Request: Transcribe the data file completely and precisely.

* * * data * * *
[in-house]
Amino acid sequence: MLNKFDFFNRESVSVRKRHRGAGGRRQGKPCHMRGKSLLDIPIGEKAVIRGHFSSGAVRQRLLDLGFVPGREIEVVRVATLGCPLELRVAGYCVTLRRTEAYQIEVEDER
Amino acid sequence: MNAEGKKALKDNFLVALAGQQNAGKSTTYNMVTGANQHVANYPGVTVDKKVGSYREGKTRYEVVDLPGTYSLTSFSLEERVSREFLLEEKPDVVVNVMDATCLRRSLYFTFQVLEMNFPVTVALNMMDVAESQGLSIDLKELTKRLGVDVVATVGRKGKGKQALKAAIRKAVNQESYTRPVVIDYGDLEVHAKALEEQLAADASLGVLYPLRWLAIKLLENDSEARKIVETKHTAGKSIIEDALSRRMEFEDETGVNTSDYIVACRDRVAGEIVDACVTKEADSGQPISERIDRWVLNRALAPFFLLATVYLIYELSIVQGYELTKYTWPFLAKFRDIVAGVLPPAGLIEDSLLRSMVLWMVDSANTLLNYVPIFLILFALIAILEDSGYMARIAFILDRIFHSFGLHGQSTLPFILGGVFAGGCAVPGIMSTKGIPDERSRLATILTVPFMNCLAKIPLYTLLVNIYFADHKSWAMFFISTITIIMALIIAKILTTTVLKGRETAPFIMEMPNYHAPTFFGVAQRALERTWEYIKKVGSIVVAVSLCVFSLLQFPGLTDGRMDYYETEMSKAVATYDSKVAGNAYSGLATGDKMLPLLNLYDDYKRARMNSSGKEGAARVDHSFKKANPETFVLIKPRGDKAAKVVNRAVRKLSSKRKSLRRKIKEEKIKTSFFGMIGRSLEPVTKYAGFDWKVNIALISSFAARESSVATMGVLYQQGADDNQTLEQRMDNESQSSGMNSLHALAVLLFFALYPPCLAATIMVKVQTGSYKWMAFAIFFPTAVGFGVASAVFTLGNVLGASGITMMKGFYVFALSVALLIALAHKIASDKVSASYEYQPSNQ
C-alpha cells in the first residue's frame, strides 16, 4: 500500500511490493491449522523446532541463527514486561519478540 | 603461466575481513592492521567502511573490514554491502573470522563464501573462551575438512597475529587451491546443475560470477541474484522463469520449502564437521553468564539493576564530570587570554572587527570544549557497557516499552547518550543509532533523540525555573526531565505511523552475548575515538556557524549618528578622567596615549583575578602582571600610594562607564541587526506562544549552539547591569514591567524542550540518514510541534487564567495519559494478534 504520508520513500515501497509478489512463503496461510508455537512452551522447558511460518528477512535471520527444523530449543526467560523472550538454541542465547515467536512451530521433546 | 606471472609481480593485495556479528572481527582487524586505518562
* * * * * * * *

[in-house]
Amino acid sequence: MLNKFDFFNRESVSVRKRHRGAGGRRQGKPCHMRGKSLLDIPIGEKAVIRGHFSSGAVRQRLLDLGFVPGREIEVVRVATLGCPLELRVAGYCVTLRRTEAYQIEVEDER
Amino acid sequence: MNAEGKKALKDNFLVALAGQQNAGKSTTYNMVTGANQHVANYPGVTVDKKVGSYREGKTRYEVVDLPGTYSLTSFSLEERVSREFLLEEKPDVVVNVMDATCLRRSLYFTFQVLEMNFPVTVALNMMDVAESQGLSIDLKELTKRLGVDVVATVGRKGKGKQALKAAIRKAVNQESYTRPVVIDYGDLEVHAKALEEQLAADASLGVLYPLRWLAIKLLENDSEARKIVETKHTAGKSIIEDALSRRMEFEDETGVNTSDYIVACRDRVAGEIVDACVTKEADSGQPISERIDRWVLNRALAPFFLLATVYLIYELSIVQGYELTKYTWPFLAKFRDIVAGVLPPAGLIEDSLLRSMVLWMVDSANTLLNYVPIFLILFALIAILEDSGYMARIAFILDRIFHSFGLHGQSTLPFILGGVFAGGCAVPGIMSTKGIPDERSRLATILTVPFMNCLAKIPLYTLLVNIYFADHKSWAMFFISTITIIMALIIAKILTTTVLKGRETAPFIMEMPNYHAPTFFGVAQRALERTWEYIKKVGSIVVAVSLCVFSLLQFPGLTDGRMDYYETEMSKAVATYDSKVAGNAYSGLATGDKMLPLLNLYDDYKRARMNSSGKEGAARVDHSFKKANPETFVLIKPRGDKAAKVVNRAVRKLSSKRKSLRRKIKEEKIKTSFFGMIGRSLEPVTKYAGFDWKVNIALISSFAARESSVATMGVLYQQGADDNQTLEQRMDNESQSSGMNSLHALAVLLFFALYPPCLAATIMVKVQTGSYKWMAFAIFFPTAVGFGVASAVFTLGNVLGASGITMMKGFYVFALSVALLIALAHKIASDKVSASYEYQPSNQ
C-alpha cells in the first residue's frame, strides 16, 4: 500500500511490493491449522523446532541463527514486561519478540 | 603461466575481513592492521567502511573490514554491502573470522563464501573462551575438512597475529587451491546443475560470477541474484522463469520449502564437521553468564539493576564530570587570554572587527570544549557497557516499552547518550543509532533523540525555573526531565505511523552475548575515538556557524549618528578622567596615549583575578602582571600610594562607564541587526506562544549552539547591569514591567524542550540518514510541534487564567495519559494478534 504520508520513500515501497509478489512463503496461510508455537512452551522447558511460518528477512535471520527444523530449543526467560523472550538454541542465547515467536512451530521433546 | 606471472609481480593485495556479528572481527582487524586505518562